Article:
EDB and IDA acting to meet demand for cyber security talent
- Posted 11 months ago
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The Economic Development Board has been nurturing key industries that are driving Singapore’s economy and will take it into the future with attractive employment prospects for people here. In the first of a six-part series on these industries Arti Mulchand profiles computer security professionals in the information and communications technology sector.
The global threat of malware and hackers has never been higher, and the shortage of experts who can fight them has never been more acute.
This is according to networking giant Cisco’s Annual Security Report, released last month.
This year, the world will grapple with a shortfall of one million cyber security experts, the report estimates, and Singapore will not be spared.
However, within the threat lies opportunity, notes the Economic Development Board’s (EDB) director for infocomms and media, Mr Kiren Kumar.
He explains: “With the rapid evolution of threats, we recognise the importance of developing a vibrant cyber security industry; not just to improve our own cyber resilience, but also to reap economic benefits from this fast-growing market.”
Figures from the Infocomm Development Authority’s (IDA) Infocomm Technology Roadmap 2012 – Cybersecurity, released in 2011, show that the global cyber security market was worth US$63.7 billion (S$80 billion) that year, and is expected to grow at a rate of 11.3 per cent a year to an estimated US$120.1 billion by 2017.
The market in the Asia-Pacific is expected to grow even faster, at 13.4 per cent a year, to reach US$26 billion by 2017.
It is one of the key drivers in the booming information and communications technology (ICT) sector, which is also experiencing unprecedented growth. ICT is one of Singapore’s most significant service sectors, contributing about $9.1 billion to GDP in 2011 and accounting for close to 6 per cent of service sector employment.
But to keep this going means having to up Singapore’s game by growing the talent pool quickly.
Mr Kumar noted that in 2012, just 0.8 per cent of Singapore’s 144,300 ICT workers were IT security specialists, with an acute shortage in the middle and senior tiers due to a shortage of training programmes and entry routes for mid-career professionals.
He says: “Companies will be increasingly selective of locations which are able to provide a steady and ready pipeline of cyber security professionals.”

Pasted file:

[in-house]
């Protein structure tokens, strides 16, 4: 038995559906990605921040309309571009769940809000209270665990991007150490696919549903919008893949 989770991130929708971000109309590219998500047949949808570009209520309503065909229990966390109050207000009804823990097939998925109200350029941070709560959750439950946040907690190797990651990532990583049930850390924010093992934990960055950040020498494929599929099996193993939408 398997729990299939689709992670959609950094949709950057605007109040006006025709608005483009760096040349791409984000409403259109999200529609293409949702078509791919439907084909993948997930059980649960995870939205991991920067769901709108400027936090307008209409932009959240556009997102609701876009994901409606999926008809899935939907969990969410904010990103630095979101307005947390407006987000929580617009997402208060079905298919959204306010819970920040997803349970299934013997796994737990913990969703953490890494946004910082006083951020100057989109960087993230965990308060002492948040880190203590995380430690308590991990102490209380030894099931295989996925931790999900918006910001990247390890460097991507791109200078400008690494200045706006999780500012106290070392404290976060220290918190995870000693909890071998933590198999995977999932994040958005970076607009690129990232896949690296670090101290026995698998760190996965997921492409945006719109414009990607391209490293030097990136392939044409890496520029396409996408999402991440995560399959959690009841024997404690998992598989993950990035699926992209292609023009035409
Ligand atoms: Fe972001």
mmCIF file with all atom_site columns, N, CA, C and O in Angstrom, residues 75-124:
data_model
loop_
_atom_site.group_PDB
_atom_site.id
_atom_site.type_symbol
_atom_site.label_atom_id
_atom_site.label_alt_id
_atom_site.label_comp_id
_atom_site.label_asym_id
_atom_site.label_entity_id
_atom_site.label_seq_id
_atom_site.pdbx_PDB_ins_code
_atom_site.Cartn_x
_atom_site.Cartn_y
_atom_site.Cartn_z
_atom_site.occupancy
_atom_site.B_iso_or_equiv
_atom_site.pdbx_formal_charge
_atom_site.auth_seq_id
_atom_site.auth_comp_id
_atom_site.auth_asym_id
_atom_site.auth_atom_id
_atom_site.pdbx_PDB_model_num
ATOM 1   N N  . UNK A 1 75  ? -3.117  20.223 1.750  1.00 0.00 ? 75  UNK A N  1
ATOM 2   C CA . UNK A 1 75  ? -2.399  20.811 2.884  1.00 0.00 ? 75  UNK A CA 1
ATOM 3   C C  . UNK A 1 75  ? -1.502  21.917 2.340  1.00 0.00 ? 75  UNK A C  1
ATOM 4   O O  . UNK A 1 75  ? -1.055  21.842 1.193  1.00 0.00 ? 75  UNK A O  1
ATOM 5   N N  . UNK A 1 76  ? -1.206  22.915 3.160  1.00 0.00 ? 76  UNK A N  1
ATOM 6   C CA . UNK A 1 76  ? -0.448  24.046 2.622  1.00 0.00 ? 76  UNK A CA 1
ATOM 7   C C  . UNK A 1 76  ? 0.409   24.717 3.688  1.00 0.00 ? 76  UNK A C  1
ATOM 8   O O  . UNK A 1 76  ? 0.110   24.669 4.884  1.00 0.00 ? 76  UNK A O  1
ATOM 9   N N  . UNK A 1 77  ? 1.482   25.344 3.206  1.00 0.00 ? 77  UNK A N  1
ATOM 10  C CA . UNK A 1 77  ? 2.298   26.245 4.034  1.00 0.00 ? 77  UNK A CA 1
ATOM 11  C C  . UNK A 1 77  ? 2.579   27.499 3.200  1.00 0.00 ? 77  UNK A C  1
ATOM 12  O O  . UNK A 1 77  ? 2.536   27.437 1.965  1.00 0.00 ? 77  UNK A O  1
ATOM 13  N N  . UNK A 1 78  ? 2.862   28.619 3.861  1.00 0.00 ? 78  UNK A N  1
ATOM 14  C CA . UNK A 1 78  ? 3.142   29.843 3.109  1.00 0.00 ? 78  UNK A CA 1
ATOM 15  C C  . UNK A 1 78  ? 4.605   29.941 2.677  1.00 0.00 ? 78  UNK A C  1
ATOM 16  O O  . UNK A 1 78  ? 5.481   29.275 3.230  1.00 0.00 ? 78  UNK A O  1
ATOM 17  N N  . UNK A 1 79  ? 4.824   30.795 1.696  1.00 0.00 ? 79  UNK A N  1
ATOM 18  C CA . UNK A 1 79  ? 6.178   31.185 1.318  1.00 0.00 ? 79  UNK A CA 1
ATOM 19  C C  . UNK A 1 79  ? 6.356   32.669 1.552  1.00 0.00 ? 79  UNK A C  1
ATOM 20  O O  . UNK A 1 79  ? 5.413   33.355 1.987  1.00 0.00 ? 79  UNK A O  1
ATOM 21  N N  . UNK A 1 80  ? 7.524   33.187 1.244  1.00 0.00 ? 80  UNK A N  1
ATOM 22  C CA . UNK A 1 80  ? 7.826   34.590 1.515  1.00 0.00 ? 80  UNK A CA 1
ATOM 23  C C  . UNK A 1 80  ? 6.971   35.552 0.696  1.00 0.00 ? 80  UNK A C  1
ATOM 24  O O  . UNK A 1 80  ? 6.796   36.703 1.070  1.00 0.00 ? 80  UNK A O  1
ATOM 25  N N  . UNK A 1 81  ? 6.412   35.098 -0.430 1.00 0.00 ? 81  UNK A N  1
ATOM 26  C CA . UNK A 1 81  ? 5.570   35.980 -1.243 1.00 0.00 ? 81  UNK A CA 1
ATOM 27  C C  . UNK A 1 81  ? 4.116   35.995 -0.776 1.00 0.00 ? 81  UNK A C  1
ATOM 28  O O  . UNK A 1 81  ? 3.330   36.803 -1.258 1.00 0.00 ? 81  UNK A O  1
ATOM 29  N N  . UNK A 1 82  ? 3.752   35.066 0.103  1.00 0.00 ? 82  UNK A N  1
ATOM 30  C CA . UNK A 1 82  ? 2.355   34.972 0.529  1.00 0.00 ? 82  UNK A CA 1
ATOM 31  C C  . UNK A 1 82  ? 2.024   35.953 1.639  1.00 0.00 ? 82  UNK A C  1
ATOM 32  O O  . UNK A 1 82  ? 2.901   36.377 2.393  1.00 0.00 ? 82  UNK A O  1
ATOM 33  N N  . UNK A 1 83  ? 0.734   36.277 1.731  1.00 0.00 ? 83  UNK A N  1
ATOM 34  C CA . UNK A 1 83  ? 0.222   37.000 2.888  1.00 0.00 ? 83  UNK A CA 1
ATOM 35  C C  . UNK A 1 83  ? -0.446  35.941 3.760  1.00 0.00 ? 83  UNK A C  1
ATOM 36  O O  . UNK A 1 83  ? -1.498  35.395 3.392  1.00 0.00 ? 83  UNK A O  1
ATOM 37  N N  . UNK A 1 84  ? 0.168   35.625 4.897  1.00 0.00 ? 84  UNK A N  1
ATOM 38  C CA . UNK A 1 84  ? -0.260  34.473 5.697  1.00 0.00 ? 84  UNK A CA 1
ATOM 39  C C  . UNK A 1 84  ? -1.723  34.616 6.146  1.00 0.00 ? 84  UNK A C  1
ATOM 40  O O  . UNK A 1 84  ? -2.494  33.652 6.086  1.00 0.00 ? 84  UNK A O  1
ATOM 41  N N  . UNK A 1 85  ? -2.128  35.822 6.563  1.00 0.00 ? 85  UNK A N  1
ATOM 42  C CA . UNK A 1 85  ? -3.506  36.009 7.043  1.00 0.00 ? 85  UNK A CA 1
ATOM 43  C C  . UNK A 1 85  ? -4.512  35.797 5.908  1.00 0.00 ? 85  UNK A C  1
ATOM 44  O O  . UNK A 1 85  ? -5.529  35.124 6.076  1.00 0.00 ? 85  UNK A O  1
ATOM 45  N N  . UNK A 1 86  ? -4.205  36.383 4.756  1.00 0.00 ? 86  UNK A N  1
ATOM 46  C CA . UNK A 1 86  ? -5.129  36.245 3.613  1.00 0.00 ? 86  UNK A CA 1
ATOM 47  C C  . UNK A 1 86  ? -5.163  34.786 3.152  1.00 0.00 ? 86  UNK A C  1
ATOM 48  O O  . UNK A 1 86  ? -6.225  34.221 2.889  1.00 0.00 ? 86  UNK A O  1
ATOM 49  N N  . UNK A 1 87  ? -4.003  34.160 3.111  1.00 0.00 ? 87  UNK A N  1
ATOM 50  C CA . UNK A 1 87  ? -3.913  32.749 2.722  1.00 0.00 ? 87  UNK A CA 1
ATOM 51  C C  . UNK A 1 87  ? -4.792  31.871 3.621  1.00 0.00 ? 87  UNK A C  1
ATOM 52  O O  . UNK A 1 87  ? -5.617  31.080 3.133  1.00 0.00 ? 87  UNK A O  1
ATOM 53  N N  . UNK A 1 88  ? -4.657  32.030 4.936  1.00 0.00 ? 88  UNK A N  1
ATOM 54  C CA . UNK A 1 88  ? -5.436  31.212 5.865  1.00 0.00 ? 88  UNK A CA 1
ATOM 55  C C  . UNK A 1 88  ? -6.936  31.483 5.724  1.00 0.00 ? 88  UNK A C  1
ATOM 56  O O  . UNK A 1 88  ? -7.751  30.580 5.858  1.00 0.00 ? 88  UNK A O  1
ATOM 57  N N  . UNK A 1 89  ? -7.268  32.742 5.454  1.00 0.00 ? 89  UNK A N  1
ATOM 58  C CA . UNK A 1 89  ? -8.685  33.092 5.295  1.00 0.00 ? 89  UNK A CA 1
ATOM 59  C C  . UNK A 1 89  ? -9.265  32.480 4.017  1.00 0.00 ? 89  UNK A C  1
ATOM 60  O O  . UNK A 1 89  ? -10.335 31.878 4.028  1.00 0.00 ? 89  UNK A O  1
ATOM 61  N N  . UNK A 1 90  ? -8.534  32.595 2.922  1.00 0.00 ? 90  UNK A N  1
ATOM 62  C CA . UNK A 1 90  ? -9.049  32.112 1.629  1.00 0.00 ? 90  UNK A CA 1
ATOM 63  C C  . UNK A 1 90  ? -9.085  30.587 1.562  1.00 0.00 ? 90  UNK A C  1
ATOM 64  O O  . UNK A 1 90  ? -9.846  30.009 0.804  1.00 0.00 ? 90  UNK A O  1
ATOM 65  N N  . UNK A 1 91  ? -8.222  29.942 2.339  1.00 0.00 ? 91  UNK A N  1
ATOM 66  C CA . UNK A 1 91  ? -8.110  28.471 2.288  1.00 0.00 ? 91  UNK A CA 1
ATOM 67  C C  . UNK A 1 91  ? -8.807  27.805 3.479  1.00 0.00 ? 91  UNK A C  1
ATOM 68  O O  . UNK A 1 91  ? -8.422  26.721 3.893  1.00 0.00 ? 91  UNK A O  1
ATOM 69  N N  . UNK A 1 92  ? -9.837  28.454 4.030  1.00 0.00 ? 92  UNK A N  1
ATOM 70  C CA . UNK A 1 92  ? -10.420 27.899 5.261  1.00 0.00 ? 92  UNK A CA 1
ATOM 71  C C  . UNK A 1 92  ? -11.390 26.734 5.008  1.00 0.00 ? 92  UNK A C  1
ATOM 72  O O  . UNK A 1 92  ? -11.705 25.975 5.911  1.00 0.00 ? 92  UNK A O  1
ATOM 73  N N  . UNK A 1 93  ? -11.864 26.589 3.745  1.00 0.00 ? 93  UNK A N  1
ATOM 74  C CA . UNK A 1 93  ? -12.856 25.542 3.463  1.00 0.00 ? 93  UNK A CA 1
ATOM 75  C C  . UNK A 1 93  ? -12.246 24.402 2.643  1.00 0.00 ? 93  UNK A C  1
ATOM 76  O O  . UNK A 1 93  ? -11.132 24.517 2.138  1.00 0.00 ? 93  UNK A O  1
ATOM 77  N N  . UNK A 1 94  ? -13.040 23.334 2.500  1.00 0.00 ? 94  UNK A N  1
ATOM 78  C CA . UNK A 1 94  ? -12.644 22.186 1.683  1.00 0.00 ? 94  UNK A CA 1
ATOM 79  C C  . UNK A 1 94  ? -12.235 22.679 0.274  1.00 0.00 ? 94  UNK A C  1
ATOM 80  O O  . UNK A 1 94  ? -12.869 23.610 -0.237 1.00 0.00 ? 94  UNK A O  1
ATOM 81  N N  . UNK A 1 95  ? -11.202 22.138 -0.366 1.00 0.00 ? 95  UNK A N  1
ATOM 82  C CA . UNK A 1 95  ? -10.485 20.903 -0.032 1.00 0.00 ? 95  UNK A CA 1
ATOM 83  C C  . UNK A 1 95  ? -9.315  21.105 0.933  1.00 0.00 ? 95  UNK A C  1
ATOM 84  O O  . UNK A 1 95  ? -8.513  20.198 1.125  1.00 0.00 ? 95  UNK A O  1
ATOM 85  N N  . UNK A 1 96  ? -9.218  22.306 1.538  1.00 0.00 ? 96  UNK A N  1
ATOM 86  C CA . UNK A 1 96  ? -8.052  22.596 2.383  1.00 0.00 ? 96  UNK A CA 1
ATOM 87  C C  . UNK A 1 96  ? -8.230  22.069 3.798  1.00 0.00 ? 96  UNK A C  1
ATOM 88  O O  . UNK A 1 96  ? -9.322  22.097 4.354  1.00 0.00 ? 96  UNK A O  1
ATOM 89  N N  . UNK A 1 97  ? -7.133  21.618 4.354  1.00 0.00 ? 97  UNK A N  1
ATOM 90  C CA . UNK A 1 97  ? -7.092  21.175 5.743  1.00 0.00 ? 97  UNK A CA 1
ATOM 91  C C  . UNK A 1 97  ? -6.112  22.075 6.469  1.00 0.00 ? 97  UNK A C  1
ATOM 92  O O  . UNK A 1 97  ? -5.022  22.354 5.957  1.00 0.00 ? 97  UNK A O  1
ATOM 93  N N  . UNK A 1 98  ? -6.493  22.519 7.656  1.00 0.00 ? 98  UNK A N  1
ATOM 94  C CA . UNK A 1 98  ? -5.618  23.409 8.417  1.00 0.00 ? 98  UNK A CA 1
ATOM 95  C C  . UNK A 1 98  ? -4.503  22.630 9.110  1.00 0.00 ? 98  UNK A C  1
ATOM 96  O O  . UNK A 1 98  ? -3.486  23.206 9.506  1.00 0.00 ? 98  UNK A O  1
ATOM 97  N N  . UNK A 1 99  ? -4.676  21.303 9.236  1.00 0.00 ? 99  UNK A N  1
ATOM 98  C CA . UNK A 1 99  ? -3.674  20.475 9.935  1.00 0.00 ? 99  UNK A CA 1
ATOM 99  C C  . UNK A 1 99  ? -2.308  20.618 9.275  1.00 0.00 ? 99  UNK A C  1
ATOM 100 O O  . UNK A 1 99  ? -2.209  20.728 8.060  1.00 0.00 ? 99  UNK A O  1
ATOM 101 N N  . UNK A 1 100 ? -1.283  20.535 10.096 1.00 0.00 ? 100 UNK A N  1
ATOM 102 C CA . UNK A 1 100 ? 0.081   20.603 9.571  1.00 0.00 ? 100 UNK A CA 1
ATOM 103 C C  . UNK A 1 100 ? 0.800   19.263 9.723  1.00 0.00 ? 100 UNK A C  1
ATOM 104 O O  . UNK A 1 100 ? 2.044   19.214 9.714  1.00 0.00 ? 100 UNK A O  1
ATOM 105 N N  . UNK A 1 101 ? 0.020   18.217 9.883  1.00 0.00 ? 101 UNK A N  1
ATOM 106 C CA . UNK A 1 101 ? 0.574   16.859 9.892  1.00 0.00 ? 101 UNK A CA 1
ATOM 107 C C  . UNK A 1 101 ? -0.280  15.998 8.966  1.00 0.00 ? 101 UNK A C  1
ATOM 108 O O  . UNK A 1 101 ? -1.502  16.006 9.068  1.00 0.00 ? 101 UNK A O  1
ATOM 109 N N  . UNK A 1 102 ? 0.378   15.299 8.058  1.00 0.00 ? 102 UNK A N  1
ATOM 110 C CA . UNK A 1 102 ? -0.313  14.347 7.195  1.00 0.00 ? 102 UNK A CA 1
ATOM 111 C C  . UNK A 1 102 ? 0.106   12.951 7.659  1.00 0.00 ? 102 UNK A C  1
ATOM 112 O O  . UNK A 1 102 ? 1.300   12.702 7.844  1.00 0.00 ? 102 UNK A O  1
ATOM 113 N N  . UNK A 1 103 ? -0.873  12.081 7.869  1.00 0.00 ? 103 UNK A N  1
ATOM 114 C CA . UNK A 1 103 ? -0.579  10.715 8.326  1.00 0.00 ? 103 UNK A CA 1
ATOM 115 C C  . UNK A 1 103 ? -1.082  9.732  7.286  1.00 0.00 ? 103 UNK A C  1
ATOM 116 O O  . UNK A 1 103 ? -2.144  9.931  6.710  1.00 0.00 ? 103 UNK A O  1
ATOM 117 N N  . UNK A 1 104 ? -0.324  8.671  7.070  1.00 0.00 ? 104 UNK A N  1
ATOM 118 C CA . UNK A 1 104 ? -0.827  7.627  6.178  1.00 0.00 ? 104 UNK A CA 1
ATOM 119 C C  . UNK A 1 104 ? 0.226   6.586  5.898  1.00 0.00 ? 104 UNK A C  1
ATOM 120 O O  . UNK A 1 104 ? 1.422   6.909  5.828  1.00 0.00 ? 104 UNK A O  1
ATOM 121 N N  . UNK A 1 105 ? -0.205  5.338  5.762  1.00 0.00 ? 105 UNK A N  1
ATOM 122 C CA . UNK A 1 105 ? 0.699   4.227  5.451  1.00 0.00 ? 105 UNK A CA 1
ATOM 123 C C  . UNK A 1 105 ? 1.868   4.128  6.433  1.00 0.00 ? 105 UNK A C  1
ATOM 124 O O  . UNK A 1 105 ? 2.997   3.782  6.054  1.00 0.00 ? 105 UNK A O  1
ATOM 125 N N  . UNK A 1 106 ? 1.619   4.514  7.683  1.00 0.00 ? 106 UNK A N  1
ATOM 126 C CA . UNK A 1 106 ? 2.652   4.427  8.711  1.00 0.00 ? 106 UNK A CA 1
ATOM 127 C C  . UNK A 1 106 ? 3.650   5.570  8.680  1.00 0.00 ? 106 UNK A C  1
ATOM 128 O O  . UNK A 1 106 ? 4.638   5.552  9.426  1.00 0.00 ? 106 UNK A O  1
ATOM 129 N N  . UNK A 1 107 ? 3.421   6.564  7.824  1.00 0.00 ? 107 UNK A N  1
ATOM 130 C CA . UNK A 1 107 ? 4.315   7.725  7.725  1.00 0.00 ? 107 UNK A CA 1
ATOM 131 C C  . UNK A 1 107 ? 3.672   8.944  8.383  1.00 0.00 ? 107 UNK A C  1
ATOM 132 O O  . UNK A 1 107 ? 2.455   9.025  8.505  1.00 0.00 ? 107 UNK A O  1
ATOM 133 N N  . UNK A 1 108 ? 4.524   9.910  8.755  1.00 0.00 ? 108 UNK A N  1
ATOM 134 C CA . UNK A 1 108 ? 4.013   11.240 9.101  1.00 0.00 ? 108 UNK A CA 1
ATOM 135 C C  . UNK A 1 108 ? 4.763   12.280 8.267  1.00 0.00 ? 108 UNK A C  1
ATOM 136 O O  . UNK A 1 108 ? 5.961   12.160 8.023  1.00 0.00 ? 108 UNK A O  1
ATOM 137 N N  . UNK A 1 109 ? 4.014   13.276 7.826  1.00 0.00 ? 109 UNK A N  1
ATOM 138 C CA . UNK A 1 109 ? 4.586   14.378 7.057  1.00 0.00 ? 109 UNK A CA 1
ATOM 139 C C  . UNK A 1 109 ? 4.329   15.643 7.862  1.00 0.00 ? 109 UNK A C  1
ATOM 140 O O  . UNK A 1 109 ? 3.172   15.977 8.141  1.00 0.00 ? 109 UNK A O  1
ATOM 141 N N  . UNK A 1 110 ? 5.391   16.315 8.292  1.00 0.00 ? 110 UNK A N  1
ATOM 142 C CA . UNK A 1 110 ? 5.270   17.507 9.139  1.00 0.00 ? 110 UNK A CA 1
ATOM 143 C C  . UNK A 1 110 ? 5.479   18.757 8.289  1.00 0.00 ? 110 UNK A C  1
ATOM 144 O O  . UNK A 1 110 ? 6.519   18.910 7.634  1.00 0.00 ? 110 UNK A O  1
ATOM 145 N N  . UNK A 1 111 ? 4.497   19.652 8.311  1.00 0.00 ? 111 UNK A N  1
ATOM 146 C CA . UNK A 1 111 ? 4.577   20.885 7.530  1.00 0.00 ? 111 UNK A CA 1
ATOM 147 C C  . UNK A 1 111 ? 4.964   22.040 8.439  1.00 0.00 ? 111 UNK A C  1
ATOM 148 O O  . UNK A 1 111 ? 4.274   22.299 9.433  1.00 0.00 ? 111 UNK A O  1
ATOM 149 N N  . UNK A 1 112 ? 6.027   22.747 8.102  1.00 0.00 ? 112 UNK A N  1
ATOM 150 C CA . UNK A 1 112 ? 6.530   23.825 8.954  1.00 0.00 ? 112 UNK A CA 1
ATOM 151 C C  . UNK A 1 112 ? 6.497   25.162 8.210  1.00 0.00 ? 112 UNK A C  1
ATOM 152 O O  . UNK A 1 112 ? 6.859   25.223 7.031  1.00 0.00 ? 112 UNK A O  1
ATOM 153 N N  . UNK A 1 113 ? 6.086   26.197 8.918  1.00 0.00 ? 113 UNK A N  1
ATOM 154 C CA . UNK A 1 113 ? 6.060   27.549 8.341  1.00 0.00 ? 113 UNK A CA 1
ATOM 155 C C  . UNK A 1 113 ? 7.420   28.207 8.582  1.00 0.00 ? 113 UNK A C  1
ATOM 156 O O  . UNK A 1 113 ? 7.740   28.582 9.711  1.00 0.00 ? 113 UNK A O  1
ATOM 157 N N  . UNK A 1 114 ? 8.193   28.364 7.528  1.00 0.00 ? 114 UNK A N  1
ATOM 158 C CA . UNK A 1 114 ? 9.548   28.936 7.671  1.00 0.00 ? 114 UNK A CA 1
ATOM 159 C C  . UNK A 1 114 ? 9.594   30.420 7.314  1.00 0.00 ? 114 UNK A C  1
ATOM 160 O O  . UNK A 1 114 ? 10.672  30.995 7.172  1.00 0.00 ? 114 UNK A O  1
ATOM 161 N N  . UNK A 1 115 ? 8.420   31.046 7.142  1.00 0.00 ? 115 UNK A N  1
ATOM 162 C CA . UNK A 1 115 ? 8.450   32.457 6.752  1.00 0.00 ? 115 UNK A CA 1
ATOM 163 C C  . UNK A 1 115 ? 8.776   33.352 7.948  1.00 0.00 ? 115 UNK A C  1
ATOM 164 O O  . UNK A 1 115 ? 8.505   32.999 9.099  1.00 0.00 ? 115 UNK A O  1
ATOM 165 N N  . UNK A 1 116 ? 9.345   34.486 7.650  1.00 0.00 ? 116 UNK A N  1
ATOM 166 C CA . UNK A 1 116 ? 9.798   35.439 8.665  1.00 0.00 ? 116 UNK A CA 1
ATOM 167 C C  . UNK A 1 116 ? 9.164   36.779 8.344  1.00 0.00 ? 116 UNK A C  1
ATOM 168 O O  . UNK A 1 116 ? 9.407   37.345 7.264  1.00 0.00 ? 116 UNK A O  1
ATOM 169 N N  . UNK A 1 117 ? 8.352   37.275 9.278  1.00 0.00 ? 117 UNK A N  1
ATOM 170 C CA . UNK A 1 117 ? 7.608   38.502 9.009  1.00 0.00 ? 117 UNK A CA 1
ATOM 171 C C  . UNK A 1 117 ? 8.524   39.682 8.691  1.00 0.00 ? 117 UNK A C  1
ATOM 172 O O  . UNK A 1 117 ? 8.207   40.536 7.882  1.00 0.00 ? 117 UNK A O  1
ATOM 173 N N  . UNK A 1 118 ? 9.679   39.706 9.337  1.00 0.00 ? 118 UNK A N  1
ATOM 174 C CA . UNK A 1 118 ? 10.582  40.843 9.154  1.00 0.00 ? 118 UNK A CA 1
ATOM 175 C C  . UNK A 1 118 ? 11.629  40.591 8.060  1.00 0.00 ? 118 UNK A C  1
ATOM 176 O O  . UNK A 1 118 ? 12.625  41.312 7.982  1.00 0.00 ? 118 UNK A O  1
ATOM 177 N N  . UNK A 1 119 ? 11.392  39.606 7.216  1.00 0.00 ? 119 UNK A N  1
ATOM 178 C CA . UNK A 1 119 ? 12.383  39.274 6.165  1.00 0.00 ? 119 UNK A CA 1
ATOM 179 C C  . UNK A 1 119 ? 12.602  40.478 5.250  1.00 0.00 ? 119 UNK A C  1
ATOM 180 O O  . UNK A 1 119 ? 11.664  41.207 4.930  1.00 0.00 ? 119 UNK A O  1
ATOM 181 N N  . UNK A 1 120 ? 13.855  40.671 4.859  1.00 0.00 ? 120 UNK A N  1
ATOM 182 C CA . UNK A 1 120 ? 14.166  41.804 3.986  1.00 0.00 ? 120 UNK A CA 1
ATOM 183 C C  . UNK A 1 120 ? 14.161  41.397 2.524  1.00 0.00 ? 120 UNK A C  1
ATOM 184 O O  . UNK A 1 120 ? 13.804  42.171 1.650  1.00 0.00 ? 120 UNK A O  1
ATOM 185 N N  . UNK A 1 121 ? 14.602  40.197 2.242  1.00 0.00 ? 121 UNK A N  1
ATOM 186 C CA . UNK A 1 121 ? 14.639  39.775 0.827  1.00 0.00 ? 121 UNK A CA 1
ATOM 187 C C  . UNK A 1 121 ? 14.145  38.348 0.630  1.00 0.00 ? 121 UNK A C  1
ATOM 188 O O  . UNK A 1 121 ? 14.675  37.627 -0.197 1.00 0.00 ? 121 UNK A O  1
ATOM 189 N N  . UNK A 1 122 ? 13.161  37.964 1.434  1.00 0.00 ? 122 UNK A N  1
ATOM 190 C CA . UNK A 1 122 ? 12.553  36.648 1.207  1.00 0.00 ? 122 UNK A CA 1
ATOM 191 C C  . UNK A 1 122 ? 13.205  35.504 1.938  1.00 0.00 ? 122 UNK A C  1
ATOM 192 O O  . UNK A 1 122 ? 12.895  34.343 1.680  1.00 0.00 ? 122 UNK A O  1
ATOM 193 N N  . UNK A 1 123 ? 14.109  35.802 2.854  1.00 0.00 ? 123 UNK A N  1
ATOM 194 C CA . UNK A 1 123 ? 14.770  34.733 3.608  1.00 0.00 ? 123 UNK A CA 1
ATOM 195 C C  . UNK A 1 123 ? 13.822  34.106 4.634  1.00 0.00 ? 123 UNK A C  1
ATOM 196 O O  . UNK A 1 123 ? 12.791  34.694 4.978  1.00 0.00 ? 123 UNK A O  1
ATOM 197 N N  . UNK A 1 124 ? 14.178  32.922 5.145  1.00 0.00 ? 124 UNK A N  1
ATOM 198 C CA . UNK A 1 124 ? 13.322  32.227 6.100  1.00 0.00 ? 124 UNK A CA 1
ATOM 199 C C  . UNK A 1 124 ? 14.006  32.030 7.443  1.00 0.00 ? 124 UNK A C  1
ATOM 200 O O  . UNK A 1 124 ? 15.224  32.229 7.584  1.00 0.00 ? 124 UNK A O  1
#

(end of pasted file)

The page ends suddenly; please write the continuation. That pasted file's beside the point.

The same rings true for other ICT experts, including software engineers, research scientists, pre-sales engineers and solutions architects.
The EDB and other government agencies, such as the IDA and tertiary institutions, have been quick to plug those gaps.
The inroads that have been made in ICT research and development, by drawing teams from leading multinational companies like SAP, Oracle, PayPal and Symantec, as well as innovative ones such as FireEye, have created exciting job opportunities in Singapore.
To further woo top cyber security graduates and professionals, a new grant – part of the EDB’s Strategic Attachment and Training programme, which was put into place to build Singapore’s manpower capabilities through overseas training and attachments with leading companies – kicked in last year.
US-based security firm RSA is among the first to sign up for the grant, which will place successful candidates in one- or two-year residency training stints at its Anti-Fraud Command Centre outside Tel Aviv, Israel.
Singapore’s universities and polytechnics will also help feed the pipeline.
To add to the local core of ICT professionals, the IDA’s Critical Infocomm Technology Resource Programme offers funding to both infocomm and non-infocomm professionals to deepen their infocomm skills.
Mr Kumar says: “To meet the needs of the future, we need a combination of strong technical expertise and the ability to understand and create solutions for different industries.
“Such skilled Singaporean ICT talent will contribute to our economy as a whole.”
This article was originally published on The Straits Times